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Branden Klayko

Branden Klayko

Founder and Editor at Broken Sidewalk
Branden founded Broken Sidewalk in 2008 while practicing architecture in Louisville. He continued the site for seven years while living in New York City, returning to Louisville in 2016. Branden is a graduate of the College of Architecture at Washington University in St. Louis, and has covered architecture, design, and urbanism for The Architect's Newspaper, Designers & Books, Inhabitat, and the American Institute of Architects.
Branden Klayko

5 COMMENTS

  1. build new soccer stadium on the 9th street side of downtown… perfect black is the empty one between 8th and 9th and market and liberty.. ultra modern steel and glass coming down into downtown from the 9th street ramp……..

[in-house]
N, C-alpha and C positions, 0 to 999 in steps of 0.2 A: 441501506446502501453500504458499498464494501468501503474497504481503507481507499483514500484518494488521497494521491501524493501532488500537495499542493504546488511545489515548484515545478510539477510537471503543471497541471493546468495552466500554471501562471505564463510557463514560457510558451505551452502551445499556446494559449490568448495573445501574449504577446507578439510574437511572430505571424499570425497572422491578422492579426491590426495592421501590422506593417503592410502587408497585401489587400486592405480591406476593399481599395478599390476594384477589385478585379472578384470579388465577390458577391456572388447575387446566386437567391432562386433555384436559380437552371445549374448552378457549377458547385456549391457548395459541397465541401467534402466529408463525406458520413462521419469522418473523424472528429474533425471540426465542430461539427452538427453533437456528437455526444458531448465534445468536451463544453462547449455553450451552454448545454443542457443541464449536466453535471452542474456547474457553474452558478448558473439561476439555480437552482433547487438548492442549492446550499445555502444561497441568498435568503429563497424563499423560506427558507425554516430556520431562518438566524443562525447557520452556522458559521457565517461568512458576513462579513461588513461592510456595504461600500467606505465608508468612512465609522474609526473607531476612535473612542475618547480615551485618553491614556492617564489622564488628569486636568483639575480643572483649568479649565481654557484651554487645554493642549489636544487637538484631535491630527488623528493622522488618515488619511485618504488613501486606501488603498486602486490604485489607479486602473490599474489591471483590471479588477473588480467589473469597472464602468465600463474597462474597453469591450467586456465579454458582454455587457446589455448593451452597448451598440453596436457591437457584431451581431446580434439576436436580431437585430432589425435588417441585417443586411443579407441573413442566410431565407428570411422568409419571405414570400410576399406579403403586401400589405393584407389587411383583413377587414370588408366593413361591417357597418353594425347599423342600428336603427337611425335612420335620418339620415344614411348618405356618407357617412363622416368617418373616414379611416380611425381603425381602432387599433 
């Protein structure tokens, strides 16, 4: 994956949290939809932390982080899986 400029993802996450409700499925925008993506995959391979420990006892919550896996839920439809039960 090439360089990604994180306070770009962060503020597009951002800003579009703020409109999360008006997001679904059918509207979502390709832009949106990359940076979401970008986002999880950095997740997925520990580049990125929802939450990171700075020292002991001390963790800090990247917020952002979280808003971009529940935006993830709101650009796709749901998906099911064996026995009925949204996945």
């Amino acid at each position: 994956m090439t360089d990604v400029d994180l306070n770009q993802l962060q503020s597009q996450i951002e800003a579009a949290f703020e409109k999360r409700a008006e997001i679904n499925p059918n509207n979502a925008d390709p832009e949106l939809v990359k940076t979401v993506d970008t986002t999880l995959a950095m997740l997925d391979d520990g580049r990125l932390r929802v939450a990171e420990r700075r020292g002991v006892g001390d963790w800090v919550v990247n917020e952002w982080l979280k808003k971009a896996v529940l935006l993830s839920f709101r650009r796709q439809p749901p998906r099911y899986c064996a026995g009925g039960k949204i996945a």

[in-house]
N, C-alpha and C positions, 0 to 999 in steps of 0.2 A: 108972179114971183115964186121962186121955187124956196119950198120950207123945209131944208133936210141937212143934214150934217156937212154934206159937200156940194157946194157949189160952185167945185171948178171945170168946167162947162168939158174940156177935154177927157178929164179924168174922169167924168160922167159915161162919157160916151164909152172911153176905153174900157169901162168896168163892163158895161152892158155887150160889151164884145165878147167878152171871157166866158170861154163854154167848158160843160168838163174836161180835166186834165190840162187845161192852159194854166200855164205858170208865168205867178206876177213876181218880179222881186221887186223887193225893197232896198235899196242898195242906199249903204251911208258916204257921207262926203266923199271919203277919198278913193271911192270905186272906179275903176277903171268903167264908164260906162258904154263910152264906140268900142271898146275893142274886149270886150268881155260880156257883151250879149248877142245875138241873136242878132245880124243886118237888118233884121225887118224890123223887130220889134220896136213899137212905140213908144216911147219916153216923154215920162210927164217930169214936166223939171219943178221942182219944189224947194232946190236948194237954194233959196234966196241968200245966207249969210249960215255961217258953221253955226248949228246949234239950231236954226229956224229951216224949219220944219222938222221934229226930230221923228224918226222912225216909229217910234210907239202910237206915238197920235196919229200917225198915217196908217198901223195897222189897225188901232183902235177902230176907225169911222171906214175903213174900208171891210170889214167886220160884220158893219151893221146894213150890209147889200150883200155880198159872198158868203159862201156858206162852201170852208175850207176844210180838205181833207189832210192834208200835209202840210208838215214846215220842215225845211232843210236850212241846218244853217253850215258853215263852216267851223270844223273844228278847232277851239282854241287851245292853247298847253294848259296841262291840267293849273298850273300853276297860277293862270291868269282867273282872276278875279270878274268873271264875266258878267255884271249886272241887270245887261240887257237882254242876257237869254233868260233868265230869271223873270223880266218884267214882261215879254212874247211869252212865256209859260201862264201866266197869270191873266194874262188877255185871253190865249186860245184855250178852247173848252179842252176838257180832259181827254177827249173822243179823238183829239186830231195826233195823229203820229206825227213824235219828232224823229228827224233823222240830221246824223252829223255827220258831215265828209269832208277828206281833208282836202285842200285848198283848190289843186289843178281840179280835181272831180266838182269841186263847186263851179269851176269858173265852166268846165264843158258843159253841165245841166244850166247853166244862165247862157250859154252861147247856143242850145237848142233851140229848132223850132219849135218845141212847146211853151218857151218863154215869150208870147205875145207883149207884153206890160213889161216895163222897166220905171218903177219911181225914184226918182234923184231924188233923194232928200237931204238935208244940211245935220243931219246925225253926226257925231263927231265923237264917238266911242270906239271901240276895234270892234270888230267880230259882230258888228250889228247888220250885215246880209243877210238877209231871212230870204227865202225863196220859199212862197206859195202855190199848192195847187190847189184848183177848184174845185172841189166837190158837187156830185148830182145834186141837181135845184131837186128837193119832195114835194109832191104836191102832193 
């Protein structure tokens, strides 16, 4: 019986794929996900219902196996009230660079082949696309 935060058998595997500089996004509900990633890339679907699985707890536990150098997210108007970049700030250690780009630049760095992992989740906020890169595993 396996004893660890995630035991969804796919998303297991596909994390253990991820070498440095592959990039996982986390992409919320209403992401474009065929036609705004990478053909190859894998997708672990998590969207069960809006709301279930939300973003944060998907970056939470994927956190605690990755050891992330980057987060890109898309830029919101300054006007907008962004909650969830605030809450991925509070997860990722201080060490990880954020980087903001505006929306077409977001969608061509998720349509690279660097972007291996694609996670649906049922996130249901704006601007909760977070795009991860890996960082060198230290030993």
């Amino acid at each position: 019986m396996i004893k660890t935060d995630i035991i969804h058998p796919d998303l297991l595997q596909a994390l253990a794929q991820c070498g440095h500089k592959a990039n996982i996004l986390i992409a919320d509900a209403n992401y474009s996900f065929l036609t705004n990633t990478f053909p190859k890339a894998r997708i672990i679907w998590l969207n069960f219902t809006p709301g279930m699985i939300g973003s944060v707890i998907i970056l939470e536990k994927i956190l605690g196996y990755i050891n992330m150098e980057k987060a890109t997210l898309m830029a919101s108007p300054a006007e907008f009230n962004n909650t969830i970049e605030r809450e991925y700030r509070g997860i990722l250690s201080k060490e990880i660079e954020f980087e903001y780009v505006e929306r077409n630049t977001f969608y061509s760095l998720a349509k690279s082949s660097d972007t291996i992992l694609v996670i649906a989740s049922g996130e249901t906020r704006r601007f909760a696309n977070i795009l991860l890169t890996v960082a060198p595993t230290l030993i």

2. Interesting timing. I’m proposing something similar to Bernard Tschumi’s Park de la Vilette’s “Follies”(red lacquered archetypes) along the Barrett Avenue side of the Urban County Government site, since that avenue contains a bit of compression release compared to what I’m drawing up for the rest of the site. (I’m no developer, no RFP, just riffing out loud, along with my International City Market at Louisville Gardens concept). Bill’s comment above is interesting as I’ve also dumped my dream soccer stadium along 9th Street. Dovetails perfectly with the international theme of the Gardens.

  3. Another idea proposed by well to do folks, to give them a destination in a neighborhood they would otherwise never attend, to say they are working on bridging the divide with neighborhoods they otherwise never acknowledge or in which they have zero engagement. #GentriFried

  4. I wonder how much money they spent in consulting fees to come up with that idea? Frankly, it’s gonna take more than a simple metal pipe to enrich that intersection. Where is the artwork? Nothing looks different except the yellow pipes–murals? statues?